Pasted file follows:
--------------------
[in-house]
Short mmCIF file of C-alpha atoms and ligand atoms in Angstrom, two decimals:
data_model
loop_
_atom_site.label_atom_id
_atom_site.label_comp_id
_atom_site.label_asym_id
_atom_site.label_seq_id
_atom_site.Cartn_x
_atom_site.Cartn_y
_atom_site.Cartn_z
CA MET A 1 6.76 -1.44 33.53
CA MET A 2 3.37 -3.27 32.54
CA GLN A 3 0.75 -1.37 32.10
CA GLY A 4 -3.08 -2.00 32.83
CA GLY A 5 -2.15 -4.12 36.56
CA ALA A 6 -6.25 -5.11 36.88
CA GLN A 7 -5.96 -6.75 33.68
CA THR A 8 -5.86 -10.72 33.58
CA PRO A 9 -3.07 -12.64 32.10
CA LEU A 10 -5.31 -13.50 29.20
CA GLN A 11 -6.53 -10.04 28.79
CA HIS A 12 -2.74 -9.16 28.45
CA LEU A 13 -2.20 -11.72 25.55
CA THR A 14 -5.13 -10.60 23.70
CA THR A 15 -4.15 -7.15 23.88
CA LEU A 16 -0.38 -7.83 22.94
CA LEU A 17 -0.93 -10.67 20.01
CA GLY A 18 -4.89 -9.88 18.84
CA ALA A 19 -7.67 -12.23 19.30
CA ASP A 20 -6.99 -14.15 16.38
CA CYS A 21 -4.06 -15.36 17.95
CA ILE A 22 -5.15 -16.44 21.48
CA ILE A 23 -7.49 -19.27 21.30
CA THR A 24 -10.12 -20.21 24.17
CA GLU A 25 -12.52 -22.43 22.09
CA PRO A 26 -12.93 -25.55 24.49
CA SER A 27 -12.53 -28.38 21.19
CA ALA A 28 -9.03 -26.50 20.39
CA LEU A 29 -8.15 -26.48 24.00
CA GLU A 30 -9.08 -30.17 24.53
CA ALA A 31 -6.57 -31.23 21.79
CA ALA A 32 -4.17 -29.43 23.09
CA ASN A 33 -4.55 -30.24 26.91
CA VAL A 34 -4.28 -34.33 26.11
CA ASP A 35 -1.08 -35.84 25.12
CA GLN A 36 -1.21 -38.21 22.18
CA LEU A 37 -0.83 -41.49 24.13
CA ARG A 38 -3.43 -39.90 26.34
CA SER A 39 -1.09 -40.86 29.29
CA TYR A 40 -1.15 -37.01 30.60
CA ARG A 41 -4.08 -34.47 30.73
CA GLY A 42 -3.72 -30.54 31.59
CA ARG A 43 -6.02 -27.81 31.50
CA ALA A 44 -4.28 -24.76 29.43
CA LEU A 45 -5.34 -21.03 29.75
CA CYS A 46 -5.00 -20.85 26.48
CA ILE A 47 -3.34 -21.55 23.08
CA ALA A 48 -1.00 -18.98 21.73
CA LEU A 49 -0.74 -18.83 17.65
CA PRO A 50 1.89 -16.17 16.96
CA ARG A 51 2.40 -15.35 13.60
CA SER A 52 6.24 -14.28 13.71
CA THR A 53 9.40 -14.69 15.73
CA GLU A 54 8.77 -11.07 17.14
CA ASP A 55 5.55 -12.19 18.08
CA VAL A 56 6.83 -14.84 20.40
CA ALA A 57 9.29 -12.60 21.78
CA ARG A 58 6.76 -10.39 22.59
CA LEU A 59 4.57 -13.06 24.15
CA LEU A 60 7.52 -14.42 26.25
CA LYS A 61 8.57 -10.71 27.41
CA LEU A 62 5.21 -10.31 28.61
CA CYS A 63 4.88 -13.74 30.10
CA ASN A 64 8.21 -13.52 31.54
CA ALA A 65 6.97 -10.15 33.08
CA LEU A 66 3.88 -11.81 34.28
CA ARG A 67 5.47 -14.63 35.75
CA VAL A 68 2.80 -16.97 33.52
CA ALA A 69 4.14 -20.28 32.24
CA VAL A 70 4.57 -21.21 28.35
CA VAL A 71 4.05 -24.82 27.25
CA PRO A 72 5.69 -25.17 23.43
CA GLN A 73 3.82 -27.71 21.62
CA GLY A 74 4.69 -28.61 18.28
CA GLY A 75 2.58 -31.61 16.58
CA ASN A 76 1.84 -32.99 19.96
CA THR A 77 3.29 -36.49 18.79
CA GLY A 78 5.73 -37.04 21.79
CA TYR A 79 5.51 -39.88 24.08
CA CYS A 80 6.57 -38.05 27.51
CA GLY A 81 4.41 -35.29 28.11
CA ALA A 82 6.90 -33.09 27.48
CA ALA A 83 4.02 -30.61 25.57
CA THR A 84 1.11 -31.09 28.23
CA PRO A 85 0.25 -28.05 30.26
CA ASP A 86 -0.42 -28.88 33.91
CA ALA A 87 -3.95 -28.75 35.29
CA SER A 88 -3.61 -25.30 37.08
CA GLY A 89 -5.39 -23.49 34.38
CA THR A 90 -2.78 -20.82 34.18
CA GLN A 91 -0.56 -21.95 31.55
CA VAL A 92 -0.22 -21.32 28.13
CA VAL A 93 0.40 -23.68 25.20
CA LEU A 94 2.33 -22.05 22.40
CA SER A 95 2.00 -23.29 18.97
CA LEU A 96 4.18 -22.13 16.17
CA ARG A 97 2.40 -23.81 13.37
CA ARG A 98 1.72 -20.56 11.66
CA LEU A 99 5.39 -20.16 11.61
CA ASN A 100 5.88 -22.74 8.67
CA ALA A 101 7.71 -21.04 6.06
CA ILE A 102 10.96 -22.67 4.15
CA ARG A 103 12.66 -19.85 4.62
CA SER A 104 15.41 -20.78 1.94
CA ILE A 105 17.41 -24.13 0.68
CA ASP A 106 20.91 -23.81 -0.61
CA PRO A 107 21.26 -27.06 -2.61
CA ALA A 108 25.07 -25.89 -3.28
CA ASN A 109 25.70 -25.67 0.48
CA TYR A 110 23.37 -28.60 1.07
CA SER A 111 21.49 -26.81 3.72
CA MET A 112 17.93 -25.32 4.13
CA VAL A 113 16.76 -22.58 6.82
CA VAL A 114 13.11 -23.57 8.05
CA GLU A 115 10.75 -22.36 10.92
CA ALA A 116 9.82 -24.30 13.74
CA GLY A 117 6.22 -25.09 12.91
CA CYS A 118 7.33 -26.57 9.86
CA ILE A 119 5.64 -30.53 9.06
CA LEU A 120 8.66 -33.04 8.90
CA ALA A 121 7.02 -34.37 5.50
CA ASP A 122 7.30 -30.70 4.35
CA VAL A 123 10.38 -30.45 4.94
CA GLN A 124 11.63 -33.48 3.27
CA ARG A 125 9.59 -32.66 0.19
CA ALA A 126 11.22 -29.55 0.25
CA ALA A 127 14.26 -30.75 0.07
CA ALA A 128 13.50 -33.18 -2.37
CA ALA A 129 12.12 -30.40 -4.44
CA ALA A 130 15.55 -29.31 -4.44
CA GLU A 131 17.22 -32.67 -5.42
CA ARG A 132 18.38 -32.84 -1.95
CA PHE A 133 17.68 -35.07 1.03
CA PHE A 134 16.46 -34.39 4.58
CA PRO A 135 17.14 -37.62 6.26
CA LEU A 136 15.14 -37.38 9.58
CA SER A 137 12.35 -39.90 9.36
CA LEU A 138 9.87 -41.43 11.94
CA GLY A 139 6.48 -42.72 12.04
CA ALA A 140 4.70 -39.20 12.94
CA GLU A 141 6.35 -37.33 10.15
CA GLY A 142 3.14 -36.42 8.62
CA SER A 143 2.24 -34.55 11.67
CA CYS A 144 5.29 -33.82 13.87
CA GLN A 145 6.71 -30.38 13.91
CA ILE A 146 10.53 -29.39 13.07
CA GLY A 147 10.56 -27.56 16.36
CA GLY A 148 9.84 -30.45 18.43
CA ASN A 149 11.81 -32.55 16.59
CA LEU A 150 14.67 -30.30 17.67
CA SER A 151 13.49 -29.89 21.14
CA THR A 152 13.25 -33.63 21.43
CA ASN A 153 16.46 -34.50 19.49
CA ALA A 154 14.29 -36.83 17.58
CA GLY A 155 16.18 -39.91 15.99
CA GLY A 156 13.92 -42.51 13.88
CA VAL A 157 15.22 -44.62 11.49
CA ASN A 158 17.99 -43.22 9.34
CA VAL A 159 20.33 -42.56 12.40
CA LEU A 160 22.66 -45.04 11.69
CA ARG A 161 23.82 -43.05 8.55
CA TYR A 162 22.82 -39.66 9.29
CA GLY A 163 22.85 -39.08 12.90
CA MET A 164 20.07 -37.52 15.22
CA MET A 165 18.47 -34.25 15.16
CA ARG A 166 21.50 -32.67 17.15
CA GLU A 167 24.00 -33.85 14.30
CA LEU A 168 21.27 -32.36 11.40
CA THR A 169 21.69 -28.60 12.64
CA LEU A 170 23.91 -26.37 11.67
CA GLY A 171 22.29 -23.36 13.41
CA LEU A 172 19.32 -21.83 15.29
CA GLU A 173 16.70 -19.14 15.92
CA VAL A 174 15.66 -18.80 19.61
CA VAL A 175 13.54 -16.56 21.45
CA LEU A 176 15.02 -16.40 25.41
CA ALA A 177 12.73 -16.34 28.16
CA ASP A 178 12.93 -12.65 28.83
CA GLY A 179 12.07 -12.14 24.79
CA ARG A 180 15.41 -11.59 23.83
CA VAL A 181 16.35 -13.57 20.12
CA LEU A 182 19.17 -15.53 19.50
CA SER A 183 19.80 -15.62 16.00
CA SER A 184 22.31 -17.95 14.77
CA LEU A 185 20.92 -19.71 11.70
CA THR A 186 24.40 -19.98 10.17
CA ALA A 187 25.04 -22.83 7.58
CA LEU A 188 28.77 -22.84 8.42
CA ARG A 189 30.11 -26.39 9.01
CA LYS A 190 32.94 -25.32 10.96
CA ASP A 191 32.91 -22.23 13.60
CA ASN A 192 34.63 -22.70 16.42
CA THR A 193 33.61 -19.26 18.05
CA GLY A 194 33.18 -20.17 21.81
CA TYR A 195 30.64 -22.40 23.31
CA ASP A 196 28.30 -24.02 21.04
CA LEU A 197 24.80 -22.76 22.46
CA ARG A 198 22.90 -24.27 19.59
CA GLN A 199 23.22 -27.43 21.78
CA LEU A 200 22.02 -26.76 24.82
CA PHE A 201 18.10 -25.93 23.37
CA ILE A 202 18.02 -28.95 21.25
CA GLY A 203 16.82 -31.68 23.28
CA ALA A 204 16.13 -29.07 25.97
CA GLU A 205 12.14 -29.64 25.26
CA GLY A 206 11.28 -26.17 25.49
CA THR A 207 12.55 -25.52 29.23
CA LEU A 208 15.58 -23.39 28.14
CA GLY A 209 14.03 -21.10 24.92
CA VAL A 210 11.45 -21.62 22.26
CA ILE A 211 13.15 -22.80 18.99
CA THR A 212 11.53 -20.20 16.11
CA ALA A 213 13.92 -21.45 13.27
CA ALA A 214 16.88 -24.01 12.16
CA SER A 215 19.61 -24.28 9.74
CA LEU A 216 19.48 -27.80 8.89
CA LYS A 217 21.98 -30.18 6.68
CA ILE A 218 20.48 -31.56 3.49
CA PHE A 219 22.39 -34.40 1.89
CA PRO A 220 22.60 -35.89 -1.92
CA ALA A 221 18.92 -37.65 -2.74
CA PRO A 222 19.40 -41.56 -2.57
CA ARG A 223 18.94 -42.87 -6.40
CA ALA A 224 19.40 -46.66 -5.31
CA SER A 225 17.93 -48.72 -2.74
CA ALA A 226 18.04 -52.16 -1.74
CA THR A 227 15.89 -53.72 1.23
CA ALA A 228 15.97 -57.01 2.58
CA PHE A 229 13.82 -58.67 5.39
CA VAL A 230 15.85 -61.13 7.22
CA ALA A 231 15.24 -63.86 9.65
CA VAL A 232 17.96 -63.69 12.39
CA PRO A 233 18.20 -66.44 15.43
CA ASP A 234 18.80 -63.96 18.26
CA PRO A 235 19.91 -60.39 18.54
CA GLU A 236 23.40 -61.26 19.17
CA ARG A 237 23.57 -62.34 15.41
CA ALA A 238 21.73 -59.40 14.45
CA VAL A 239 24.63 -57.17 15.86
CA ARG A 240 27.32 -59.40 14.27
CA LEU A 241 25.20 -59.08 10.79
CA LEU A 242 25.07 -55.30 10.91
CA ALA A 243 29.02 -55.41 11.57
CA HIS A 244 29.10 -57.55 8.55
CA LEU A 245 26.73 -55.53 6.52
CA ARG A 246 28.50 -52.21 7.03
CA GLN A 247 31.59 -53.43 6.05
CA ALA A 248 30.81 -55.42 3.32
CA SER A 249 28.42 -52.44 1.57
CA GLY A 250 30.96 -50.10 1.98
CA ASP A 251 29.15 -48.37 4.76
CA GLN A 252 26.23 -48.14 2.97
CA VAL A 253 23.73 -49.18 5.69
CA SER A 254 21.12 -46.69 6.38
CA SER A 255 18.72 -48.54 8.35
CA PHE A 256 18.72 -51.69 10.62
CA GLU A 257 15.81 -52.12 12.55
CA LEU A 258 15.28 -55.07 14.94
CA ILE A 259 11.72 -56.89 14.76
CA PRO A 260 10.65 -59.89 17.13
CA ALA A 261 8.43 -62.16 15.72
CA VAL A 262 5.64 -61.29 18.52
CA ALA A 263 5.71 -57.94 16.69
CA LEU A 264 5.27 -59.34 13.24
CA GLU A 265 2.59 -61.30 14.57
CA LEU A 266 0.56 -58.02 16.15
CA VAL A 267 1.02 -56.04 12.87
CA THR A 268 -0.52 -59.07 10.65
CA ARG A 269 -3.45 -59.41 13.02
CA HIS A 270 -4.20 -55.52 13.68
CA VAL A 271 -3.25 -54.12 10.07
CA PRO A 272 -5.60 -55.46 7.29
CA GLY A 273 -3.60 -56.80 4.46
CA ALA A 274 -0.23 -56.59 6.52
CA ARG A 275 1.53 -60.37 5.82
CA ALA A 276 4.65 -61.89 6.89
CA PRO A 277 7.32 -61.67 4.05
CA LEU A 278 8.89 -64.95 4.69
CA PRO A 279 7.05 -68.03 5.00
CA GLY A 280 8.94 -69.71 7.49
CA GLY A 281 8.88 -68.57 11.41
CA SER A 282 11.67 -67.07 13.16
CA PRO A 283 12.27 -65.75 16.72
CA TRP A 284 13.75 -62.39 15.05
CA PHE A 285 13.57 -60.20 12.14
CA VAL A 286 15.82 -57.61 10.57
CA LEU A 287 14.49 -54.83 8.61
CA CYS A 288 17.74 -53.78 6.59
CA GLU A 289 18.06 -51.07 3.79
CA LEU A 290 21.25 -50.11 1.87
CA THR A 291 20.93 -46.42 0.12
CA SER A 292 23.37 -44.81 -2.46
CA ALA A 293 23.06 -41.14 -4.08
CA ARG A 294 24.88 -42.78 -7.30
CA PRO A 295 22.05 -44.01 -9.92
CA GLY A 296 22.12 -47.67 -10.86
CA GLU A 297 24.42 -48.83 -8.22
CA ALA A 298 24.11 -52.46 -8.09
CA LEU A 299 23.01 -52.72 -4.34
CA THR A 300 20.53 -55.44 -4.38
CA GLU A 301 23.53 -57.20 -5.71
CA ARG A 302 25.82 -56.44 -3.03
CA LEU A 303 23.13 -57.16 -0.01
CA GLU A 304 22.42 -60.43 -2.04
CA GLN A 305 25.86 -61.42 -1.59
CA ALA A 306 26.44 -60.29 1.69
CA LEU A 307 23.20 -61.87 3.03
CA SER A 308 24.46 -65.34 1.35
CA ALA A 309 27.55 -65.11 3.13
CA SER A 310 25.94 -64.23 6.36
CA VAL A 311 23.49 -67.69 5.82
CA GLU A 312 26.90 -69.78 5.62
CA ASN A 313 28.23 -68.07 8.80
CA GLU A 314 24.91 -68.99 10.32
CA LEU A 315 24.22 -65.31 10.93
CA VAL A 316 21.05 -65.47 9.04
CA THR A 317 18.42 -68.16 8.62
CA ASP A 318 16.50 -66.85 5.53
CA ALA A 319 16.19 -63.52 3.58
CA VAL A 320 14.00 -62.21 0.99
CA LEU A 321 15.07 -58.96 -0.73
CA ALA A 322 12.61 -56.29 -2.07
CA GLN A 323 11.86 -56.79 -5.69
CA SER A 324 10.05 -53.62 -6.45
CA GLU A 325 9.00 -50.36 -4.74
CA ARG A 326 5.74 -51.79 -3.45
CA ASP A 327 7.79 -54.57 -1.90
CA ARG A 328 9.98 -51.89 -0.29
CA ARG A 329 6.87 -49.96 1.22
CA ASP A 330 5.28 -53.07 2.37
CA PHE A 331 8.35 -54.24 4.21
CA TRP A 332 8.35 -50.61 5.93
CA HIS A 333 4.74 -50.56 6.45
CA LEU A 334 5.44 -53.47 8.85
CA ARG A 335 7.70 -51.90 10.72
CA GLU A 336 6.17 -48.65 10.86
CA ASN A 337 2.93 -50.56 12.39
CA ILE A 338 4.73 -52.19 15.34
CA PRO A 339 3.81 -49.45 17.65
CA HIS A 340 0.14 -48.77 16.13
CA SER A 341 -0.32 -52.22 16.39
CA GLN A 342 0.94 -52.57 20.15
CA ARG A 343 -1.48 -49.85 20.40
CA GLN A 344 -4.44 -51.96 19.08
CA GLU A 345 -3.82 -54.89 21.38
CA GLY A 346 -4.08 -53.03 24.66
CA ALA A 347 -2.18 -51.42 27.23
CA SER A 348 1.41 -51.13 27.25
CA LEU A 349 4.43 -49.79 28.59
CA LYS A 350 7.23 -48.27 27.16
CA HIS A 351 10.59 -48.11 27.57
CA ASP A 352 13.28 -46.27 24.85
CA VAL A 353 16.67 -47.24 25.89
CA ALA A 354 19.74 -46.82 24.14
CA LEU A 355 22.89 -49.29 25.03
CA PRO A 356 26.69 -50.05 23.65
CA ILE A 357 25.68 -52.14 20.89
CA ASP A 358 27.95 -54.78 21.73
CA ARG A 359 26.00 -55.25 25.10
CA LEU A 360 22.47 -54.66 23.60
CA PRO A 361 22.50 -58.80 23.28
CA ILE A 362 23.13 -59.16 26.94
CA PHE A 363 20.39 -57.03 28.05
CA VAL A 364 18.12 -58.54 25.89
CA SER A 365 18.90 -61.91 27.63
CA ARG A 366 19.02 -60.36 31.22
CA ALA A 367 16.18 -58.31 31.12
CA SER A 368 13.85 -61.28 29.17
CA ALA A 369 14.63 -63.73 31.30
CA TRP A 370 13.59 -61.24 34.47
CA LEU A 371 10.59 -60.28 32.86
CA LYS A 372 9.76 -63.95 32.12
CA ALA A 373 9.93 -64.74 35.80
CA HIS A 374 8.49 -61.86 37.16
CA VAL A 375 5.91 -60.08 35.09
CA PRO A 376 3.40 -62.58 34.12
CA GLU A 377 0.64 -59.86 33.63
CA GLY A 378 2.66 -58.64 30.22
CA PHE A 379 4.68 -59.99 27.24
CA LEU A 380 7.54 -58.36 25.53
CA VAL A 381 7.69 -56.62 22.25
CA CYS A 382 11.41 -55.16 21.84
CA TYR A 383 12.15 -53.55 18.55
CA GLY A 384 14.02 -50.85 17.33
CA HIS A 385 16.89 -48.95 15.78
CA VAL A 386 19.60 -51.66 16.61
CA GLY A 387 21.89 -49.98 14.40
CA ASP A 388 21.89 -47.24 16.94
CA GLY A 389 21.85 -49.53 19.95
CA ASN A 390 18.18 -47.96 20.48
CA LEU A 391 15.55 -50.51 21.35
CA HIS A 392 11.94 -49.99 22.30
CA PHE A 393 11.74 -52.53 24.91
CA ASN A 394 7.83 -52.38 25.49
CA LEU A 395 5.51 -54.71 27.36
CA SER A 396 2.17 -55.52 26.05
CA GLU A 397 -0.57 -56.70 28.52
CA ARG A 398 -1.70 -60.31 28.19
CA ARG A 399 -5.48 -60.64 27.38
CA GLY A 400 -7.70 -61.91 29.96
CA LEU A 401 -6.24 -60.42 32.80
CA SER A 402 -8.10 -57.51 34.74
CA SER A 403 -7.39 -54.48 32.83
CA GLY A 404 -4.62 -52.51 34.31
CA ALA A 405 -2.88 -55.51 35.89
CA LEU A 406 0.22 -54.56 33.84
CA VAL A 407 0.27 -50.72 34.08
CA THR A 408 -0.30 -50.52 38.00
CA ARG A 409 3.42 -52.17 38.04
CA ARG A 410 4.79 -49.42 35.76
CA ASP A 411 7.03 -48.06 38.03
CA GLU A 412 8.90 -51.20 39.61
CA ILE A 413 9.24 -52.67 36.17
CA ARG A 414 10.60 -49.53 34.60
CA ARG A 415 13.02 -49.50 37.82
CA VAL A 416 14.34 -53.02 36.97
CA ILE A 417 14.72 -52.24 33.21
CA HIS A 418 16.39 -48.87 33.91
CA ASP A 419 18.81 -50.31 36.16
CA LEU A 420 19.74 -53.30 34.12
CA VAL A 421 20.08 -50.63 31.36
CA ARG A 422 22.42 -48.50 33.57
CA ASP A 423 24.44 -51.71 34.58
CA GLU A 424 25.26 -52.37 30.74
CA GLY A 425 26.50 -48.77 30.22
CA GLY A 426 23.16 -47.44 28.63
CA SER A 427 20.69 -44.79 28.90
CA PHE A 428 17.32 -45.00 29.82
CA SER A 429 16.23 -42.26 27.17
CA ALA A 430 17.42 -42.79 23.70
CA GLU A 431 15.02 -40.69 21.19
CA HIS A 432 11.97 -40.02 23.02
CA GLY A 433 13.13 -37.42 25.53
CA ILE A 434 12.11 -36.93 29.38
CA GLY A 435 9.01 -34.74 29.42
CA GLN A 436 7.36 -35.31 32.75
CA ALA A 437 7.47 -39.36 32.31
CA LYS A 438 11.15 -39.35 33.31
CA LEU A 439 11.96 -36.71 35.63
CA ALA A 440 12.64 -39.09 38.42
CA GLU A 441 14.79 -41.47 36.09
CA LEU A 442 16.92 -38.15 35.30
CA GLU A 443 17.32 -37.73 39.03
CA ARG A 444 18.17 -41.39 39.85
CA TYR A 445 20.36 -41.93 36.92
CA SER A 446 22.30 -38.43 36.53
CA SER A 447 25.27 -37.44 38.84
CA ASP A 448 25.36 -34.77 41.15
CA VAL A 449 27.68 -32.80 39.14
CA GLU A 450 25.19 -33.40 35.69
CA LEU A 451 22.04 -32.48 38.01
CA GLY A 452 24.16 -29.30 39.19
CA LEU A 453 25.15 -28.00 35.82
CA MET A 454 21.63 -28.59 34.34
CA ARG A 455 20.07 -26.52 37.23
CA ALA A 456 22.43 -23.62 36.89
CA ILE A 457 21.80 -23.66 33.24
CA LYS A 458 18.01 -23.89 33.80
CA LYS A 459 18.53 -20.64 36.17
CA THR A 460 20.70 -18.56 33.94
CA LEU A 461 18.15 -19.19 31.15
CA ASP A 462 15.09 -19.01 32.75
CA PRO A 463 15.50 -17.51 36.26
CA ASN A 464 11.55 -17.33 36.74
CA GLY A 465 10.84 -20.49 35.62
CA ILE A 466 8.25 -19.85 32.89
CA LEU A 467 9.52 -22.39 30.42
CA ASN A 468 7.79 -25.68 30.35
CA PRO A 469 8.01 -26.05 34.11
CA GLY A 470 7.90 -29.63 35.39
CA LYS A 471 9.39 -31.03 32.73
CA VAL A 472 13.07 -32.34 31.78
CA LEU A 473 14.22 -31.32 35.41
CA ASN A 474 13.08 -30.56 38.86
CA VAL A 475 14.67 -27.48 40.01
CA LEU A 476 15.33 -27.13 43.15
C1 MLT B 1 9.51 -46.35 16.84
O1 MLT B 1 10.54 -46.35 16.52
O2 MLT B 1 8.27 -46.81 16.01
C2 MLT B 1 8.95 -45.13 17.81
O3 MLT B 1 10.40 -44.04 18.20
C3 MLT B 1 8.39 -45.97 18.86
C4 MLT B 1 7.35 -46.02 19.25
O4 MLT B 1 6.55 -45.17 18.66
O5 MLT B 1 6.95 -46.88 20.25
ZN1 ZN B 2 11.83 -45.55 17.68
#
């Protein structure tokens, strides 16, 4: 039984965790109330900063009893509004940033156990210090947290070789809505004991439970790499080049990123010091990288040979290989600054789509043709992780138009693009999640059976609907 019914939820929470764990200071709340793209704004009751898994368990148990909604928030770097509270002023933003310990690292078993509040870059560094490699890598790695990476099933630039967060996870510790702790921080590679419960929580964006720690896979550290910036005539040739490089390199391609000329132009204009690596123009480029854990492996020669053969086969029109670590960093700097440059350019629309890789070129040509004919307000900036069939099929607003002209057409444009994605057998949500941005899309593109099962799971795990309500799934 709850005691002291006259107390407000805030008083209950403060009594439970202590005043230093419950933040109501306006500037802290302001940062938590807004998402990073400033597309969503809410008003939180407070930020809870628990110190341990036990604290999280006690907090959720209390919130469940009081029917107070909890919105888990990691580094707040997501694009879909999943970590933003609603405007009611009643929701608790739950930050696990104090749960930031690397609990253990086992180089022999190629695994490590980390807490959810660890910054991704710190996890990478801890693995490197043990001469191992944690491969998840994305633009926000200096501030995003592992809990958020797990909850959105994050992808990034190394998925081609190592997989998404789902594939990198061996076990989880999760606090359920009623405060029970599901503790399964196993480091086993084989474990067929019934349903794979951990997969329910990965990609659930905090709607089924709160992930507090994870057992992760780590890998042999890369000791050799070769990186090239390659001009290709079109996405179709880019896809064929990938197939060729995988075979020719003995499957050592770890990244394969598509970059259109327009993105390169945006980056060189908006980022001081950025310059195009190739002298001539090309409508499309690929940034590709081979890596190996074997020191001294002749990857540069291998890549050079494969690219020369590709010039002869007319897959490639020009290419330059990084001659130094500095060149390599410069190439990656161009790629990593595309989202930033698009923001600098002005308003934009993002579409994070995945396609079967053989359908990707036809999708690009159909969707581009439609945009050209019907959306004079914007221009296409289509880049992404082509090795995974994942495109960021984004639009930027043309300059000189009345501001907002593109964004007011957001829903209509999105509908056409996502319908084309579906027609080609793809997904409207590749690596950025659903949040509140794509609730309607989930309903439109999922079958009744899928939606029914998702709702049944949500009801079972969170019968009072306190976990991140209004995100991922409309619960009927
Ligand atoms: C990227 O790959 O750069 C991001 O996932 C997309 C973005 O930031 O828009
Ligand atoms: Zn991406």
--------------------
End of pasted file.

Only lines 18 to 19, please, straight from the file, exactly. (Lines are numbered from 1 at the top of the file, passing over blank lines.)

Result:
CA GLN A 7 -5.96 -6.75 33.68
CA THR A 8 -5.86 -10.72 33.58